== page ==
Follow our journey around the world on www.pedalgogy.net or on Facebook.

Videos of our adventures can be found on our You Tube Channel.

Beautiful Places and Moments: Myanmar

Mergui Archipelago, Southern Myanmar

When cycling the world, visa duration is a serious consideration. Upon entering Thailand we were issued a 28 day stamp, as no actual visa is required for many nationalities. While this certainly saved us some money, it didn’t ease the slight tension that goes with pedalling with a time restriction. Nevertheless we thought it would be enough and were just grateful for the ease of entry. We were planning to cycle from Trat (border with southern Cambodia) to Satun (border with northern Malaysia). This is around 1500km. So the daily distance calculation was fine, but it did not leave much time for side trips and relaxing.

We began to find our rhythm in this friendly and relatively developed country (compared to most others on our tour thus far) after only a few days and quickly discovered that bike touring here is wonderful. We really didn’t want to rush, so after running a workshop in a school and hopping across the gulf to Hua Hin, we started looking at our options for extending our stay. In short; it is possible to extend the days on the visa-free regime by applying at any of the dozen or so immigration offices around the country. We were willing to do this and pay the fee in order to avoid overstay penalties, but then the idea came to mind of dipping into Myanmar. We are glad it did.

The new Myanmar E-visa ($50-  3 day processing) enables many tourists to enter at airports and some land/sea ports including Ranong-Kawthuang in the extreme south. There is very little information about this on the internet as anything other than a ‘Visa-Run’ for tourists/sexpats in Thailand wanting to go out-and-in for another 30 day stamp.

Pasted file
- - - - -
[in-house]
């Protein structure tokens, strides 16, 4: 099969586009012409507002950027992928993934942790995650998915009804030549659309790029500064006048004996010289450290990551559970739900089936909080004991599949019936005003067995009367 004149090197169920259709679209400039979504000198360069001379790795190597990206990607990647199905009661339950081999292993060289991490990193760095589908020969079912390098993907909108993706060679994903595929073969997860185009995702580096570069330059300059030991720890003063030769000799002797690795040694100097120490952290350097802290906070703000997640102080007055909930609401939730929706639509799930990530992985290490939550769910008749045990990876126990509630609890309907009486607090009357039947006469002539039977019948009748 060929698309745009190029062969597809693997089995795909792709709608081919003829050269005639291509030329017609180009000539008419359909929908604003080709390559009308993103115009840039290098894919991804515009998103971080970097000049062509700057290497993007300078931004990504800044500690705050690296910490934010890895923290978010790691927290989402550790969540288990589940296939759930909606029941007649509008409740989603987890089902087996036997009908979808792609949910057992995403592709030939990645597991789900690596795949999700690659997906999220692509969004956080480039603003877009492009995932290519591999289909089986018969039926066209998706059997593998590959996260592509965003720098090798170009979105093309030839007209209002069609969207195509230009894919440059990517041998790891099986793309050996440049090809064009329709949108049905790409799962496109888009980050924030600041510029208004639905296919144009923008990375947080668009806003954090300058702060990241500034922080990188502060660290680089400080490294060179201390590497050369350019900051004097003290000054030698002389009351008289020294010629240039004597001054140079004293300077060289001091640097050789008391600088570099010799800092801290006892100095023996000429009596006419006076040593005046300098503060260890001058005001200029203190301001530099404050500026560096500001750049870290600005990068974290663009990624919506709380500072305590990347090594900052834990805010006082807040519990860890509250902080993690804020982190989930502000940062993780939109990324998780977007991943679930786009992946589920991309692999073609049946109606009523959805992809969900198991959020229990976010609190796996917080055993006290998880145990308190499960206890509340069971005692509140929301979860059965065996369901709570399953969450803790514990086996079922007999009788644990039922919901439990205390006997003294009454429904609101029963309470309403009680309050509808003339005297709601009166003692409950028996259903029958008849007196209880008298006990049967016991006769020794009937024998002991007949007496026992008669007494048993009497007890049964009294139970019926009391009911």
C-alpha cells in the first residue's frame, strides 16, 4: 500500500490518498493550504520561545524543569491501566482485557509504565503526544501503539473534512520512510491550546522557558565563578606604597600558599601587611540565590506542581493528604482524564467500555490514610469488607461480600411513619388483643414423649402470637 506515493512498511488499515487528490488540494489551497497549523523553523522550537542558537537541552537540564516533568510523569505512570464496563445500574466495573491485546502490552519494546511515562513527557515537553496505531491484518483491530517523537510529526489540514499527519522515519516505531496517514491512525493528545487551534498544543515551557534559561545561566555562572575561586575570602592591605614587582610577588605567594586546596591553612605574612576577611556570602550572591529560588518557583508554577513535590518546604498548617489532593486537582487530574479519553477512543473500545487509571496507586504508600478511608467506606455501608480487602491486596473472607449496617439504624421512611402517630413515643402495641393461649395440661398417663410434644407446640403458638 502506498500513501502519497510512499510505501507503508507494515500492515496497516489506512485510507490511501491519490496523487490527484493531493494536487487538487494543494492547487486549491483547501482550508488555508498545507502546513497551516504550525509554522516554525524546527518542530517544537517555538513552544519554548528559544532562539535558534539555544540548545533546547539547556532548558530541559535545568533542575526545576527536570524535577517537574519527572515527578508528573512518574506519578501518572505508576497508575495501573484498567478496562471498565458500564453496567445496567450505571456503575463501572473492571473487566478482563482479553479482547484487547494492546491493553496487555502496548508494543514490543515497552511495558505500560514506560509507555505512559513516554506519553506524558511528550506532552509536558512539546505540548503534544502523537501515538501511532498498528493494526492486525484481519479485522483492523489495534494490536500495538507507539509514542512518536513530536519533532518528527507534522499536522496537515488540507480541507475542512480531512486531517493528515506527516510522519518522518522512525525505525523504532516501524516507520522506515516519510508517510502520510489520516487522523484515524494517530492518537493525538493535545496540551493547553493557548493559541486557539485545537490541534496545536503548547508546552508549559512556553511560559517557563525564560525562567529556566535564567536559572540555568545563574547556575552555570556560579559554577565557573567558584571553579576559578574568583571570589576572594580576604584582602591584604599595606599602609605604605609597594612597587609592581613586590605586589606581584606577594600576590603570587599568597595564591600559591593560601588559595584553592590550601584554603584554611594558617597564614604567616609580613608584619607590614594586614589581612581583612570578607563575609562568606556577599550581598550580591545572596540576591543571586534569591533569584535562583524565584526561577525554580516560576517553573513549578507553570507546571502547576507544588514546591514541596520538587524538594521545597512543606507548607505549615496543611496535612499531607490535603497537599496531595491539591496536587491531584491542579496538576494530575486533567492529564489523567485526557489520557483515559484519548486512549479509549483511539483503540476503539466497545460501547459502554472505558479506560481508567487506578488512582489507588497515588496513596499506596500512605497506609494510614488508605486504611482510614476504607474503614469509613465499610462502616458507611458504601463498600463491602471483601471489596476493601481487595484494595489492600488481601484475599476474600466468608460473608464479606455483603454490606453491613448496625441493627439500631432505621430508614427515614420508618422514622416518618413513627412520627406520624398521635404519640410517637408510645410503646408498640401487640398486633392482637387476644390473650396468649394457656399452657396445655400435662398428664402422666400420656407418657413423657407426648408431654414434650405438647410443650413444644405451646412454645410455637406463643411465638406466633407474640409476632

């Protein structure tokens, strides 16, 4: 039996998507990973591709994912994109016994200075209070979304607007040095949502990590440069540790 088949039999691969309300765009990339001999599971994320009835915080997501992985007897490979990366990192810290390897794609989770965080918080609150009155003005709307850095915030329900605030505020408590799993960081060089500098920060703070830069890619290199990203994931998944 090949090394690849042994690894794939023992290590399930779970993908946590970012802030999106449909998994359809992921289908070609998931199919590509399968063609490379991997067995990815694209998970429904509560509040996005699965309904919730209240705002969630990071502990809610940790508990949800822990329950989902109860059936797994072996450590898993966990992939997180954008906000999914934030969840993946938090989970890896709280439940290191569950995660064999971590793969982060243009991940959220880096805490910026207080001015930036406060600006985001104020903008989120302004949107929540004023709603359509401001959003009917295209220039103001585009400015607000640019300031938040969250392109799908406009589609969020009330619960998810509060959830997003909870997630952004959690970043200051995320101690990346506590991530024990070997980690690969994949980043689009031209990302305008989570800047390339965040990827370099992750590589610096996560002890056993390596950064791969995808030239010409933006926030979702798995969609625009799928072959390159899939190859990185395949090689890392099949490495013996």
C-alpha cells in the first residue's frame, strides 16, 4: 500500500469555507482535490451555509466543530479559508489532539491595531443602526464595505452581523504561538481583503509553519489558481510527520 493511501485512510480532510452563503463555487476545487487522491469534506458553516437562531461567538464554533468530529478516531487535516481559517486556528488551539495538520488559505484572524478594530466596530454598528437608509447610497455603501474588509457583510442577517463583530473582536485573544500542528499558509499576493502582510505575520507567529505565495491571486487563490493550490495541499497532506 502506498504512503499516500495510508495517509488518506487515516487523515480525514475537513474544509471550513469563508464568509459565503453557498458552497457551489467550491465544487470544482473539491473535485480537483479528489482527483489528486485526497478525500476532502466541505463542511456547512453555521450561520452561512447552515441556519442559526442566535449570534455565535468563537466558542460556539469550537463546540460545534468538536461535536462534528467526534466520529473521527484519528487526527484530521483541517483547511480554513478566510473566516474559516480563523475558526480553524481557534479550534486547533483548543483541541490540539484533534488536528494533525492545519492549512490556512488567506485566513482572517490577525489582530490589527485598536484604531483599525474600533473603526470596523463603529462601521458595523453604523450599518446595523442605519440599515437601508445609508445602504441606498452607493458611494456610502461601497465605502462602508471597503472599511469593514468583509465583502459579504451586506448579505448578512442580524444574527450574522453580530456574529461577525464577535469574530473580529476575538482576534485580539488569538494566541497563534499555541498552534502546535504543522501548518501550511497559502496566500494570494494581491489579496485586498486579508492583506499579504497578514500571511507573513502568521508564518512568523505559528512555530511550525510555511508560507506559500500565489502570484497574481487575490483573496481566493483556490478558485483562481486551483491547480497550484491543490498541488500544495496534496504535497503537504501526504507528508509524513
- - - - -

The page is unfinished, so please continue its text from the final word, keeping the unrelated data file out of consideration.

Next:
We had to dig around to find out whether there were any trips we could do to see some of Myanmar for a few days. There most certainly are. Using Kawthuang as a base a few tour companies offer 1 or 2 day boat trips to islands in the Mergui Archipelago. We visited 4 islands in the south including the entertainingly named Cock’s Comb, and staying in a wooden bungalow next to the beach on Horseshoe Island. It was basic but blissful. We were delighted to be pretty much on our own snorkelling and kayaking, playing frisbee and kicking- back.

Many islands in south east asia are now overdeveloped for tourism and their beauty and isolation somewhat compromised because of it. These little islands in Myanmar though are still uninhibited, untamed and au-naturale. Well worth the trip even if pricey at $180 dollars all in, but it’s difficult to put a price-tag on that experience.

The logistics involved with getting to the jumping off point, the town of Kawthuang, were not clear when we arrived at the Thai frontier. To be fair, everyone was helpful and finding a boat (yes this is a by sea entry point) to take us across on the 30 minute ride to Myanmar was easy. After some bargaining with eager drivers, it cost us about $7 to get ourselves and bikes across. When arriving in Kawthuang  remember to report to immigration at the dock. We forgot to do this for 5 hours and only remembered when sipping beers after we had ridden right out of town to Pulo Tonton island, a good place to go as an out-and-back day ride if you want to experience the diverse culture of this part of the country. Thankfully the immigration process when we arrived back in to Kawthuang town was simple and involves no more payment.

I have mixed feelings about the town.  It sure is different to Thailand; Intermittent power, Indian/Malay food and spices, ludicrously cheap drinks ($2 for a litre of Rum). Overall I think the change of environment and atmosphere broke up our Thai ride perfectly. However, we sure were glad to get back to 7-eleven and Cafe Amazon land, with a fresh 30 day stamp in our passports.